Amphibious robots are nothing new, with several existing models for use in different applications. However, the speed of these robots has been limited due to their complex mechanisms. To resolve this problem, researchers from the Ben-Gurion University of the Negev in Israel have developed a new amphibious robot called AmphiSAW, the undulating movements of salamanders, snakes, and centipedes inspire that. This new robot is faster than its predecessors and more efficient.
Measuring 51.3 cm long by 16.4 cm wide and weighing 1,245 grams, the AmphiSAW robot comprises a head module, a vertically undulating tail, two floats, and an electronically steerable rudder at the rear. The head module contains three motors, a battery, a microcontroller, a GPS unit, and a radio receiver. This allows the robot to move across both land and water effectively.
To move on land, the robot utilizes the centipede-like movements of its flexible tail, which undulates back and forth. This motion propels the robot forward and allows it to achieve a speed of up to 34 cm/s. To move through the water, the robot uses the snake-like undulating movements of its tail, which creates a wave-like pattern in the water. This allows the robot to travel up to 42 cm/s.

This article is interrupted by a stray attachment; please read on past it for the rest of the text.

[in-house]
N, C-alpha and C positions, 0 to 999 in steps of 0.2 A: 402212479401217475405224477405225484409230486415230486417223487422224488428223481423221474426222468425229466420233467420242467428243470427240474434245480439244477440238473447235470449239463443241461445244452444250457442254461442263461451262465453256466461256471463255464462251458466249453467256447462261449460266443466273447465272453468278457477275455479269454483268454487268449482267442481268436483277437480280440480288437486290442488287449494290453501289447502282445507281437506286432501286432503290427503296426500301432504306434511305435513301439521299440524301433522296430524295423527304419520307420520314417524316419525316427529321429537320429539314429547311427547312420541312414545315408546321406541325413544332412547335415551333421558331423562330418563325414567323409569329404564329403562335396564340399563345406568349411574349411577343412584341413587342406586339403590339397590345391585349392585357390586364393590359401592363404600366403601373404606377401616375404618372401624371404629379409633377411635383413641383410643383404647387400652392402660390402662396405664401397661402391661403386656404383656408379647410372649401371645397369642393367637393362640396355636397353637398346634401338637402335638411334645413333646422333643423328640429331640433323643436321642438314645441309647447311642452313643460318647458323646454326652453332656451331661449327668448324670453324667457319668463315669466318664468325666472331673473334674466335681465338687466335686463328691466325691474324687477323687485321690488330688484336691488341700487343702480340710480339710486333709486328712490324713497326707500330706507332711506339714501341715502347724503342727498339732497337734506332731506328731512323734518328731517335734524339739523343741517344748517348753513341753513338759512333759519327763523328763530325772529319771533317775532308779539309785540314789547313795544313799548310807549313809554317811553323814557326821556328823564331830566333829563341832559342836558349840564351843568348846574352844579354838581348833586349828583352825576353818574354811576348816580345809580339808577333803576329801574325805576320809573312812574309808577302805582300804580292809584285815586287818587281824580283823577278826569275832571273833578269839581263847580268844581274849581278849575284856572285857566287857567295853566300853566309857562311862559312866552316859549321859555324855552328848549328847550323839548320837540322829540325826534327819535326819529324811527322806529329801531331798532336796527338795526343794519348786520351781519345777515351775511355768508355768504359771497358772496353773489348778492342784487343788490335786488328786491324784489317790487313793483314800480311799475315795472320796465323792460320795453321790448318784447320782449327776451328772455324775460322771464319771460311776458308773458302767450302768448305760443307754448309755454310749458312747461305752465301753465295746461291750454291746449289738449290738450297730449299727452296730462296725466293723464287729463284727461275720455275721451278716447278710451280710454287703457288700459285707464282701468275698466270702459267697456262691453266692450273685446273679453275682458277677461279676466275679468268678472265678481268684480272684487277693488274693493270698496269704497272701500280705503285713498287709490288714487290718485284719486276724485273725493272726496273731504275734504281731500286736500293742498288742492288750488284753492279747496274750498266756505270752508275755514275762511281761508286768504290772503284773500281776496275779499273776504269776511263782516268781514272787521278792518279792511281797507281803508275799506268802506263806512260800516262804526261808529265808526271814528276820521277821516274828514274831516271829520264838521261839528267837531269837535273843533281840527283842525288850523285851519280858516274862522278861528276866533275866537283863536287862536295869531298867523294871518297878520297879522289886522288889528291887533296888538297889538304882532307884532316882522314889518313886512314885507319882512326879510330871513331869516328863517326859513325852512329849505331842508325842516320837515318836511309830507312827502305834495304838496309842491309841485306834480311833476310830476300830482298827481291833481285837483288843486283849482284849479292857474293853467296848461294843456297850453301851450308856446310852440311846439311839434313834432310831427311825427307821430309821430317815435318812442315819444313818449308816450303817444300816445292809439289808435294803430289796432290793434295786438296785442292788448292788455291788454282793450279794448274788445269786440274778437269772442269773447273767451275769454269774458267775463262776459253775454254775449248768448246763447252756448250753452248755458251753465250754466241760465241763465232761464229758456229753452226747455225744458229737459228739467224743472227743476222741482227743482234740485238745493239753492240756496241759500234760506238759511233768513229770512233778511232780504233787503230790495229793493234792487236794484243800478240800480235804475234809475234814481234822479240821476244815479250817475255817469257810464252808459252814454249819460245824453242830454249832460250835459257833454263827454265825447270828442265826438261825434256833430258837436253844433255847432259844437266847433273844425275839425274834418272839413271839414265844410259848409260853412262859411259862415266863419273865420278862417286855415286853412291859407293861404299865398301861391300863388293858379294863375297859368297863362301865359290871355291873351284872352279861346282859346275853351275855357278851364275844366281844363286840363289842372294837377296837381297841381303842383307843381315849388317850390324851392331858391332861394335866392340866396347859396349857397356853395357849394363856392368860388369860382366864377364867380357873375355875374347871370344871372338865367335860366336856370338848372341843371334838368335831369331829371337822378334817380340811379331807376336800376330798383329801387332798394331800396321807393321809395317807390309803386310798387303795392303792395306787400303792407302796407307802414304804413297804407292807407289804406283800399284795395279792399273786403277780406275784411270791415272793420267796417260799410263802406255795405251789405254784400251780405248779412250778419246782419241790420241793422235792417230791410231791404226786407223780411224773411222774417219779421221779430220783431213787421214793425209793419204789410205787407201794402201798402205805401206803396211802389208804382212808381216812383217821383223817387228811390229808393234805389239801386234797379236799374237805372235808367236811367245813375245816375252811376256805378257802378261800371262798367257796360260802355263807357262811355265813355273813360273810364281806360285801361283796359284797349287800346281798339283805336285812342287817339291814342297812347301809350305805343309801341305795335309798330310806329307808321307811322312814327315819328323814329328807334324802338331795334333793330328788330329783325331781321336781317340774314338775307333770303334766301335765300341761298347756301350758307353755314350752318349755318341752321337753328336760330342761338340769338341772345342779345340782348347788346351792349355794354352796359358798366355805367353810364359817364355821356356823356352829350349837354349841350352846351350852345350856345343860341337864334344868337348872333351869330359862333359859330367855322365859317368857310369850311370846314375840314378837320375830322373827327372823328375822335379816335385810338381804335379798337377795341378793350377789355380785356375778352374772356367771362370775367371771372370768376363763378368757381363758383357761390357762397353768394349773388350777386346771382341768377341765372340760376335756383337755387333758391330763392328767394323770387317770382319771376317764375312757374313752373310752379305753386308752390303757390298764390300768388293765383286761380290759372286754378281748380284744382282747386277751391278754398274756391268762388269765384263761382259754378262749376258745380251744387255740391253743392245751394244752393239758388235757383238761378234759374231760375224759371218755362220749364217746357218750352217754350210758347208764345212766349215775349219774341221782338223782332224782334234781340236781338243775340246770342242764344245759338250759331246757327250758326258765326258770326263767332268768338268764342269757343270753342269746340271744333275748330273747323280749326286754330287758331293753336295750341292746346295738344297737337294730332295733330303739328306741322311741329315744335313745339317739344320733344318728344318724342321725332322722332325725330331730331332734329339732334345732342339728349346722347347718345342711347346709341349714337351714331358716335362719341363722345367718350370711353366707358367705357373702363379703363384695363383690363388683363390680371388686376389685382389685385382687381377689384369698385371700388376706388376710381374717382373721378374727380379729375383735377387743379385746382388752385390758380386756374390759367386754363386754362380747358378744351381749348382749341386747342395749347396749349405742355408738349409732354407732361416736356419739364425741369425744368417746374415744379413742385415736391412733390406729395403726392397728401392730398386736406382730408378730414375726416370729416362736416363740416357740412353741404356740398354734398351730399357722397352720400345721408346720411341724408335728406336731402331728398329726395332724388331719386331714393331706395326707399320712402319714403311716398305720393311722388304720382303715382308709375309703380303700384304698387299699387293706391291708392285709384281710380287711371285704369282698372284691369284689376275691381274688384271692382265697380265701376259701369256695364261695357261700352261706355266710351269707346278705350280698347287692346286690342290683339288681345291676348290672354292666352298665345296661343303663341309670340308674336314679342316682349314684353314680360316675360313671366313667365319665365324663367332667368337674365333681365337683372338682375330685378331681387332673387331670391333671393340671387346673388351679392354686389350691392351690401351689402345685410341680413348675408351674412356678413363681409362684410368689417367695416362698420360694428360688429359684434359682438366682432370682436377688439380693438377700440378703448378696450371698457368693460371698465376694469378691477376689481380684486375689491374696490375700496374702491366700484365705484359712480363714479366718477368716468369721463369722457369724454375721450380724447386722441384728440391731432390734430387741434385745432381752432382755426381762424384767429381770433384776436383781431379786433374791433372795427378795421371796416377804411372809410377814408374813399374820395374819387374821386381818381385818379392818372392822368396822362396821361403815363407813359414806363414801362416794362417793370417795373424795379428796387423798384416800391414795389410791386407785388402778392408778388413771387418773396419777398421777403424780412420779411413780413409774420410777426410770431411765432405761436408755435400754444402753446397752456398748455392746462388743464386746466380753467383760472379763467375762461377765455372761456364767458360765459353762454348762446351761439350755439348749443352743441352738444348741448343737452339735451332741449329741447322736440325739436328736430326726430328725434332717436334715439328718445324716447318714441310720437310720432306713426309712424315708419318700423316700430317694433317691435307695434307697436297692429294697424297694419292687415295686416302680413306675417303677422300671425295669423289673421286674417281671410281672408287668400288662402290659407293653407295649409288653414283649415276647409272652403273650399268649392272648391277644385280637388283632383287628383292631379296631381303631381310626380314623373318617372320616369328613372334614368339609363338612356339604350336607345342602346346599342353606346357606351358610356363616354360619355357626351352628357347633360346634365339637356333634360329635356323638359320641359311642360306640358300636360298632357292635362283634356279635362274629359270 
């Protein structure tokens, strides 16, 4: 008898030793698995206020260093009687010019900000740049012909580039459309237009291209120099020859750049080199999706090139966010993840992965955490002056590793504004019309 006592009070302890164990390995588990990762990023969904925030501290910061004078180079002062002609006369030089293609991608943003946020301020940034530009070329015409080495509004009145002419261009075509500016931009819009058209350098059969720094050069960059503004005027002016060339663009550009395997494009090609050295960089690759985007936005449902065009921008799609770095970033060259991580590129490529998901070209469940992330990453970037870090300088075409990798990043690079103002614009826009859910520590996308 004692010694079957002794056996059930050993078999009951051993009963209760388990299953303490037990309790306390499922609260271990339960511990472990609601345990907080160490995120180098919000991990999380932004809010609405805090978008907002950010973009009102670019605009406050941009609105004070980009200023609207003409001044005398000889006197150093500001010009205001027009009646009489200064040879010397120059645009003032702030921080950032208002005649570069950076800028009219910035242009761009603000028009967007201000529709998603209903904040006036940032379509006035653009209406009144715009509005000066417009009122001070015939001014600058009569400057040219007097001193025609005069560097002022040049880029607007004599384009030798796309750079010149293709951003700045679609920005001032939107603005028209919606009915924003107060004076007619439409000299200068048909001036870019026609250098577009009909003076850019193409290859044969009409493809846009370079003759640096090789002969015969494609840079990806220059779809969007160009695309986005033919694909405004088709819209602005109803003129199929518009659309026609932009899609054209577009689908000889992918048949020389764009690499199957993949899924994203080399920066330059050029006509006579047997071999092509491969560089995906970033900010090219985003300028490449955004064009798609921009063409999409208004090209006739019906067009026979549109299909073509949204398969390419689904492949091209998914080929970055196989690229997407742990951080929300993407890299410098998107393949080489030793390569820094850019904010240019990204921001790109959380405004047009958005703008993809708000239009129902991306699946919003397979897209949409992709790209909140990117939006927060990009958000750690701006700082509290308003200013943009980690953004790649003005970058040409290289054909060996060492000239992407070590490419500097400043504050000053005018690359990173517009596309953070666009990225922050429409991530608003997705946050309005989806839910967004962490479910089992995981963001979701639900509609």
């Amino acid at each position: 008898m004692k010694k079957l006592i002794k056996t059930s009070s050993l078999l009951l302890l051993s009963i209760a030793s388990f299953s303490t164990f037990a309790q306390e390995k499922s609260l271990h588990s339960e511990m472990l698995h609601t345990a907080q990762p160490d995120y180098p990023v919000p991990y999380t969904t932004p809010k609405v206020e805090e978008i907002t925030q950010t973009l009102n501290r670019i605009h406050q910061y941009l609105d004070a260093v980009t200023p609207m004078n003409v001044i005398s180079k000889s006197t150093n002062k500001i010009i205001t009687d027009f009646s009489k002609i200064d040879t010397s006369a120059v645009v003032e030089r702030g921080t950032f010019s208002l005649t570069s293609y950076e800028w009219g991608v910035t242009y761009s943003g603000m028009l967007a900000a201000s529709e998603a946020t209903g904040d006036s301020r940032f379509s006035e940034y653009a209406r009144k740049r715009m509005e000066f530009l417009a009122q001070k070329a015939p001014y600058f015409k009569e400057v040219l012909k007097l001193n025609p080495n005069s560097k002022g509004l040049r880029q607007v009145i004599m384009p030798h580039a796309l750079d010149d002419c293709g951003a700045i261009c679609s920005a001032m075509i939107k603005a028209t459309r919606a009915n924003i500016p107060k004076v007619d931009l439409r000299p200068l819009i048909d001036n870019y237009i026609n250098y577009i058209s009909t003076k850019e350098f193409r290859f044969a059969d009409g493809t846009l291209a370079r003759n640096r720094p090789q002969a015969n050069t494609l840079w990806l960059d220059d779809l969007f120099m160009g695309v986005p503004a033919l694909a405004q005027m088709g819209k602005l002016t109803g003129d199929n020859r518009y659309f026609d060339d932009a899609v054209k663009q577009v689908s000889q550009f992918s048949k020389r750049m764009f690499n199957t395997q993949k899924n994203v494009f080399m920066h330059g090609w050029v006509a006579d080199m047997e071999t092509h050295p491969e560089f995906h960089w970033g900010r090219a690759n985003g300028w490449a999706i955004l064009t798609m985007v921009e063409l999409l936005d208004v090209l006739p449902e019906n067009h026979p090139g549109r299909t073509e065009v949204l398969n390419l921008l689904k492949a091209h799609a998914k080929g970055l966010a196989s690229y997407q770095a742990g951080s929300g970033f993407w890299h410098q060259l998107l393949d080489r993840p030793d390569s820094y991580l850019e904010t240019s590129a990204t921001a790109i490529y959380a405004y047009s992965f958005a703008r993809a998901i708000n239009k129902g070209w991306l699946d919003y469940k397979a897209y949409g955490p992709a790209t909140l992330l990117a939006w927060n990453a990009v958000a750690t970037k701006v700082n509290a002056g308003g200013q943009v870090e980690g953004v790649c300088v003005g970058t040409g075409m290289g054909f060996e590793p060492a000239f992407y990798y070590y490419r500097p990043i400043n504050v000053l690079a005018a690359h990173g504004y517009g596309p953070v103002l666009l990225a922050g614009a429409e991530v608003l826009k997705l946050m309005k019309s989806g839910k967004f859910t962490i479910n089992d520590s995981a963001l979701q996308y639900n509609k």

The AmphiSAW robot is a significant breakthrough as it provides a faster and more efficient way of moving across both land and water. The robot’s mechanism is simple and cost-effective, making it suitable for various applications such as search and rescue, surveillance, exploration, and pollution monitoring. The researchers are also looking into improving the robot’s performance and making it more autonomous.
Overall, the AmphiSAW robot shows great potential and is a significant step forward in the amphibious robotics field. Its ability to efficiently move on both land and water makes it an ideal candidate for a range of applications. The researchers hope that the robot could become an effective tool in both commercial and military fields with further development.